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Your Holiday Disaster

... and William came too. How the family tom cat became an unexpected companion for Elizabeth Guill
It Was to be our first family holiday. Just myself, my husband, and our baby daughter. After an exhausting year adapting to our role as parents, we were more than ready for a break. We rented a cottage in the Auvergne (we live just outside Paris), had our ancient Renault serviced, and arranged for a neighbour to take care of William, our ginger tom. The first setback came the night before departure when our neighbour's daughter came to tell us that her father had been rushed to hospital and couldn't look after the cat. It was late, other neighbours were either on holiday or owned ferocious Alsatians. A boarding kennel would be ridiculously expensive. Too bad, William would have come too. We rummaged around for a suitable cat conveyance and came up with the perfect answer - a wicker picnic basket with "windows" on either side.

We set off at 4am; husband driving, me in the back with baby and a mewing, panic-stricken animal who immediately set to work to demolish his basket. Five minutes later he had bitten through the "bars", but unable to squeeze through, started hurling himself against the sides, sending the basket crashing to the floor. The lid snapped open and he was out, leaping round the car, spitting and scratching, finally coming to rest on my husband's shoulders, claws deeply embedded in his neck. All hell broke loose, husband cursing, baby howling, and car weaving all over the road.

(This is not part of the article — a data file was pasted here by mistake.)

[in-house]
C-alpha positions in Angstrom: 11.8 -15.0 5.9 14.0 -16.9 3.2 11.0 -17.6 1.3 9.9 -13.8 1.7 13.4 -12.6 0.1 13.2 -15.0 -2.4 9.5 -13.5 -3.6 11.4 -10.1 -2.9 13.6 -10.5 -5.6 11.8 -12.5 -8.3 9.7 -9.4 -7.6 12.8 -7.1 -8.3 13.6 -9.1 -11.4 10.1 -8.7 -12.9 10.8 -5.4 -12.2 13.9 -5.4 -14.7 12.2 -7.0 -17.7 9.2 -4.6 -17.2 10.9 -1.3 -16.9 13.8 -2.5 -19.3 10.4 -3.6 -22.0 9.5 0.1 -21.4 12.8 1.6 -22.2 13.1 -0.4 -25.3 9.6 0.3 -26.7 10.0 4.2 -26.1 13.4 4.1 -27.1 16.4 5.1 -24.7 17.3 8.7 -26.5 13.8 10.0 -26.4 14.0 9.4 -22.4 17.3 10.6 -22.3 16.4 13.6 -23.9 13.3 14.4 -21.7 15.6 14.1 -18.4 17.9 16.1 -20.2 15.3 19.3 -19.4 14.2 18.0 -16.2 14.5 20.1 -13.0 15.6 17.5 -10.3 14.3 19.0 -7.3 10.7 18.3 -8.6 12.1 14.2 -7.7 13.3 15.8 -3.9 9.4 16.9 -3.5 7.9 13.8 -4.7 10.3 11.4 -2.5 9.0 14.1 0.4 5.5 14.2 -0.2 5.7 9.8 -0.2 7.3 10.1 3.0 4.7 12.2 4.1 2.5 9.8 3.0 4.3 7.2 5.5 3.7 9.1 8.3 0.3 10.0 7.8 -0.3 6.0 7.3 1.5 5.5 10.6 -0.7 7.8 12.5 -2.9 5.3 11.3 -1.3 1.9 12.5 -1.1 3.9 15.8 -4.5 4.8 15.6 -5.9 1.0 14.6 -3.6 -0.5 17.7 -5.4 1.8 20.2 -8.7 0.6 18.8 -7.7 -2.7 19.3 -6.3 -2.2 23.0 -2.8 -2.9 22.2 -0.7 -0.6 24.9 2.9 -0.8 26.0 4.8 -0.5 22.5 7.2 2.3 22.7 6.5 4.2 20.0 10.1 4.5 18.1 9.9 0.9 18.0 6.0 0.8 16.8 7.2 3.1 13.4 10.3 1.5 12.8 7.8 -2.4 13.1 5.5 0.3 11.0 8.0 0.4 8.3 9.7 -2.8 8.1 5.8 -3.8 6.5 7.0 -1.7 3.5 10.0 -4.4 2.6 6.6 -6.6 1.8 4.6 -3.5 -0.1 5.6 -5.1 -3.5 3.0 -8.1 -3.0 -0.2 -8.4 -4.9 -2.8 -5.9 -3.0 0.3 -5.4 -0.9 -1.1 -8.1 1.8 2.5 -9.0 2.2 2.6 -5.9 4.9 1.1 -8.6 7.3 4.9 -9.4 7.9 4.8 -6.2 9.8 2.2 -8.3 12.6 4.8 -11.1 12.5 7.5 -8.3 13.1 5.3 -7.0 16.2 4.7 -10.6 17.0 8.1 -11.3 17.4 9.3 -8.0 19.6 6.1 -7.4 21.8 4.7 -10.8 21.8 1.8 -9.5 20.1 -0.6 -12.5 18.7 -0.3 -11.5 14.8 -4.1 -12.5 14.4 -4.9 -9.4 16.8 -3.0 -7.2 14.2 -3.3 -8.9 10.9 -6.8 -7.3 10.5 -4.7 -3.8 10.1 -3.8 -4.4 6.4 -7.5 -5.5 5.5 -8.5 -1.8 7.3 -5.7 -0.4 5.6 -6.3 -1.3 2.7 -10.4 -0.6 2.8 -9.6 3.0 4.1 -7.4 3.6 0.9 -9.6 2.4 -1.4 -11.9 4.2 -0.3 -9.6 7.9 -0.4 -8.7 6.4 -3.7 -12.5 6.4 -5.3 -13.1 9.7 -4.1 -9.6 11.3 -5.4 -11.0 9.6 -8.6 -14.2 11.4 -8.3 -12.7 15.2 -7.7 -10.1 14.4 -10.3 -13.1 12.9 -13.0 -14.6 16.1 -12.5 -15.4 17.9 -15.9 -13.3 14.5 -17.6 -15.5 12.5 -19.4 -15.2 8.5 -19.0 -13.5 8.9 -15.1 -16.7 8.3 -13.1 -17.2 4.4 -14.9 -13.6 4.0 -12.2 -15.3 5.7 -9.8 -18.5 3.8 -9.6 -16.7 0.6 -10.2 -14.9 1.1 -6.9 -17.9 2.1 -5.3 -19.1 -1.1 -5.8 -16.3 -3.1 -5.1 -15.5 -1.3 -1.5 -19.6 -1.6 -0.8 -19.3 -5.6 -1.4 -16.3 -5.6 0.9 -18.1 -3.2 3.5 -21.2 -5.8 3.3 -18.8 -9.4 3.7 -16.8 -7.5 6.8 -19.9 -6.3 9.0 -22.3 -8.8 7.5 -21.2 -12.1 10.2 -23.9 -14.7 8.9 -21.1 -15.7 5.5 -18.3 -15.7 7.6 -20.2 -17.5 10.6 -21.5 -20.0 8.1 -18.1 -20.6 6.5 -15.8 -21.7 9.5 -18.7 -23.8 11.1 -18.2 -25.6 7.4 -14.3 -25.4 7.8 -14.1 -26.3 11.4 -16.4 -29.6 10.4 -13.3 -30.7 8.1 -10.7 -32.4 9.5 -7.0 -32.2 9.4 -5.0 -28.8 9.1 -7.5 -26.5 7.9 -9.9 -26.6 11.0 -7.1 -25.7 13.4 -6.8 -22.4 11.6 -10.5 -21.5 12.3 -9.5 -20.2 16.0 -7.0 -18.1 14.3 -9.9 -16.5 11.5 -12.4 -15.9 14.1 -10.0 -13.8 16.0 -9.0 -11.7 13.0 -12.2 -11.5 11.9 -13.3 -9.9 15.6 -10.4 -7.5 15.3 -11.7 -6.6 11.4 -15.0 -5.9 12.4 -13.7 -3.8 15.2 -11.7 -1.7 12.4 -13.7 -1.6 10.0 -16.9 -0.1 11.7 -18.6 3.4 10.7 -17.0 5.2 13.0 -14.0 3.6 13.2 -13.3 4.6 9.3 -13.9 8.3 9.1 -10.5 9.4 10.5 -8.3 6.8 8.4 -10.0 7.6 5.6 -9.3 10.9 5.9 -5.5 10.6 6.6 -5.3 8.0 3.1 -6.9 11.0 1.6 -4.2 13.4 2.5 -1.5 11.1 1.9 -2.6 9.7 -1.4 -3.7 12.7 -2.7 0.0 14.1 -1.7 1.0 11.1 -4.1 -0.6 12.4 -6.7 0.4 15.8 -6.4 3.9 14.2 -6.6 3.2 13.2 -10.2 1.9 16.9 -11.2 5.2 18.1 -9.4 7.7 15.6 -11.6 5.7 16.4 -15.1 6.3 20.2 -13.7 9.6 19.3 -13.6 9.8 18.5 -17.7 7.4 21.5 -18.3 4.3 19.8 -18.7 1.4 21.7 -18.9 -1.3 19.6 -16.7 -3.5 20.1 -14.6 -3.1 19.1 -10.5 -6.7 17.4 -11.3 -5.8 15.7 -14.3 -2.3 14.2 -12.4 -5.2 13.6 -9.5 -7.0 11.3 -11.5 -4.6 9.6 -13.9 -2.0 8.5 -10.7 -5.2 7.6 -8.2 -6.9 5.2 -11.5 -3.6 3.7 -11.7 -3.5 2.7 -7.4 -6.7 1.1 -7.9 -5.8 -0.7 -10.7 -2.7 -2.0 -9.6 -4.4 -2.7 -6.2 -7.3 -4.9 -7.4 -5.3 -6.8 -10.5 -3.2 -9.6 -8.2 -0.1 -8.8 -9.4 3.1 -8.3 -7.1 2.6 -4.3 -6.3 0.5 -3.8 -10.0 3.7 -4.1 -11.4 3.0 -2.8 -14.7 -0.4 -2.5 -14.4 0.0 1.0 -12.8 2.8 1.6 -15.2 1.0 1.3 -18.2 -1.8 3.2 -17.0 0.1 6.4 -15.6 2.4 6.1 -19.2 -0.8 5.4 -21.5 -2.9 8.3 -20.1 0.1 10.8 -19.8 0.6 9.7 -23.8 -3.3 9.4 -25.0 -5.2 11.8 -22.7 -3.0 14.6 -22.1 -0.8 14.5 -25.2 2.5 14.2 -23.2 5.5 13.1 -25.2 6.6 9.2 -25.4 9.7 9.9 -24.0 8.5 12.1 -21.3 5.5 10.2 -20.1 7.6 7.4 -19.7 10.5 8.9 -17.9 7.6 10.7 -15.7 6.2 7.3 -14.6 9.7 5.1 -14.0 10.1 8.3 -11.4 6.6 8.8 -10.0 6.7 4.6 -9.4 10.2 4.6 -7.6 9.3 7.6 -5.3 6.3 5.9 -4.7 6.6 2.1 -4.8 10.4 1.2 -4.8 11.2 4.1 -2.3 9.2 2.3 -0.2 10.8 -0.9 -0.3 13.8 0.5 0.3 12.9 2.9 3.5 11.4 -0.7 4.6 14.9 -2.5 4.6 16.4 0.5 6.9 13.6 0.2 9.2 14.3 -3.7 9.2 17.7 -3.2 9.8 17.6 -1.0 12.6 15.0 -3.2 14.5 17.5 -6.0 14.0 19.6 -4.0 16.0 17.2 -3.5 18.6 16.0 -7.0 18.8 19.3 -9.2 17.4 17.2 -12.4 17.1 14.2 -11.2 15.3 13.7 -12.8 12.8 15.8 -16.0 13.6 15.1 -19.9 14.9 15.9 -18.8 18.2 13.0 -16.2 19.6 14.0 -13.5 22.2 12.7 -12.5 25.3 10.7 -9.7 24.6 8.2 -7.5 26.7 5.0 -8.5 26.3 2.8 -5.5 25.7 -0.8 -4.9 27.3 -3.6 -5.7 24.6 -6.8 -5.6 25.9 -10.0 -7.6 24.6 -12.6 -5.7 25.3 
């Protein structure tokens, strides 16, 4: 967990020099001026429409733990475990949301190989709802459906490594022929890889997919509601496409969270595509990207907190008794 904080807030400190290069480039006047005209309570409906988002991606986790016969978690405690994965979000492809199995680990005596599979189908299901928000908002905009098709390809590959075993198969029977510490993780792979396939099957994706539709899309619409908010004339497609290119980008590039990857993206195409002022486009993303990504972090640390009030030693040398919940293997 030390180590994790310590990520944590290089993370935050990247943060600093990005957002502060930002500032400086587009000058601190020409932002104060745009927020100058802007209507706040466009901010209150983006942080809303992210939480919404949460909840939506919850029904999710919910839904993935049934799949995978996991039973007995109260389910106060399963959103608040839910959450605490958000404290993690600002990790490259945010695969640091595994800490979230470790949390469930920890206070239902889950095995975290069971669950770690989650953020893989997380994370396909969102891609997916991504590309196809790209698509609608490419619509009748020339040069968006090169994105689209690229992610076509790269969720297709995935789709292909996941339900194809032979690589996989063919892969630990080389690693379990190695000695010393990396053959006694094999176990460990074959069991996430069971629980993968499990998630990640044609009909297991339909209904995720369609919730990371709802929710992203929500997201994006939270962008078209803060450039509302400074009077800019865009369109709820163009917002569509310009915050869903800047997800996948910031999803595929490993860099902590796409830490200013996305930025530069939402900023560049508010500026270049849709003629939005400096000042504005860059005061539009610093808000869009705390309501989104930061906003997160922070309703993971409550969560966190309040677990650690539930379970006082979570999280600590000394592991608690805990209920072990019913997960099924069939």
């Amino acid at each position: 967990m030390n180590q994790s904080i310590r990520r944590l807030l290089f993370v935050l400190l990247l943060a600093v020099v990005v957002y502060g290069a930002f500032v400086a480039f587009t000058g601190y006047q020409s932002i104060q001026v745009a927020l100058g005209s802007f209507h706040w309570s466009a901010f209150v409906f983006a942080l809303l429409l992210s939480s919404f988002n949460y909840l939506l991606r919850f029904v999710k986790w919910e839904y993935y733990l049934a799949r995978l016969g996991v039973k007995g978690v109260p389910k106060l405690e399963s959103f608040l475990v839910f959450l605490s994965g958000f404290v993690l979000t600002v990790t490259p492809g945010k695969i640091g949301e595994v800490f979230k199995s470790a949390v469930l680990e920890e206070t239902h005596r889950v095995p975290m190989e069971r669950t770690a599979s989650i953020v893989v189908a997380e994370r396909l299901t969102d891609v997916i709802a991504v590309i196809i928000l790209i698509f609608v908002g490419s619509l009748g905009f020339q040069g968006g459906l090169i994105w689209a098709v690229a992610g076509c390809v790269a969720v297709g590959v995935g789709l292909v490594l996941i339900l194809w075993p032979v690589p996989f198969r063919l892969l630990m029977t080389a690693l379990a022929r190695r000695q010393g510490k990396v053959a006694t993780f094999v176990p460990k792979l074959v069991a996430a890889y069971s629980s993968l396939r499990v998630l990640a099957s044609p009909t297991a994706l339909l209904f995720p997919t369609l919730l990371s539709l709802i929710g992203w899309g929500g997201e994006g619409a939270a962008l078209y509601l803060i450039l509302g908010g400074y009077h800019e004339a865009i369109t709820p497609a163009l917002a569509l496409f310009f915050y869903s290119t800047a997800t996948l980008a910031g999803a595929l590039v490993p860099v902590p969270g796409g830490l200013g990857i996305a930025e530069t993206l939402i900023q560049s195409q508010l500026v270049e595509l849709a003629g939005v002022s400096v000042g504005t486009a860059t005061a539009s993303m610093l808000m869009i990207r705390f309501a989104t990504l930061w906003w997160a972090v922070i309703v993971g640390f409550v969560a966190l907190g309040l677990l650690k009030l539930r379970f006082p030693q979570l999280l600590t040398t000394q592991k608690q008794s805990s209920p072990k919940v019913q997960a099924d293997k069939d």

We stopped, plumbed the suitcases to find a belt, forced a furious cat back into the basket, and secured the lid. Fifteen minutes later our feline Houdini was free again. It was half-past five and we had travelled 30 miles (50km). Resigned, we stopped at the next town, found a pet shop, and parked outside to await opening-time. Four hours later, our repertoire of nursery rhymes, our snacks, and our patience were exhausted - but we were the owners of a proper cat box, plastic with transparent windows at either end.

Half-an-hour later these were steamed up and cat was gasping pathetically, looking set to expire. Despite assurances from husband that this would be best for all concerned, a further stop was made to buy a collar and lead. The rest of the journey was punctuated by half-hourly stops to walk the cat.

Hours later than planned, we arrived at the cottage. Wearily, we unpacked, fed and bathed the baby and introduced William to his holiday accommodation. Later, sitting outside sipping a glass of chilled rose and feeling that our holiday had begun at last, our peace was disturbed by a furious hissing and an orange streak flew past pursued by a skeletal tabby and three mangy kittens. The garden was inhabited by a family of wild cats. Result - William remained obstinately indoors and a cat tray and litter was purchased. We needn't have bothered. He pointedly avoided it, expressing his malodorous disapproval wherever it suited him. Kennels would have been cheap at any price.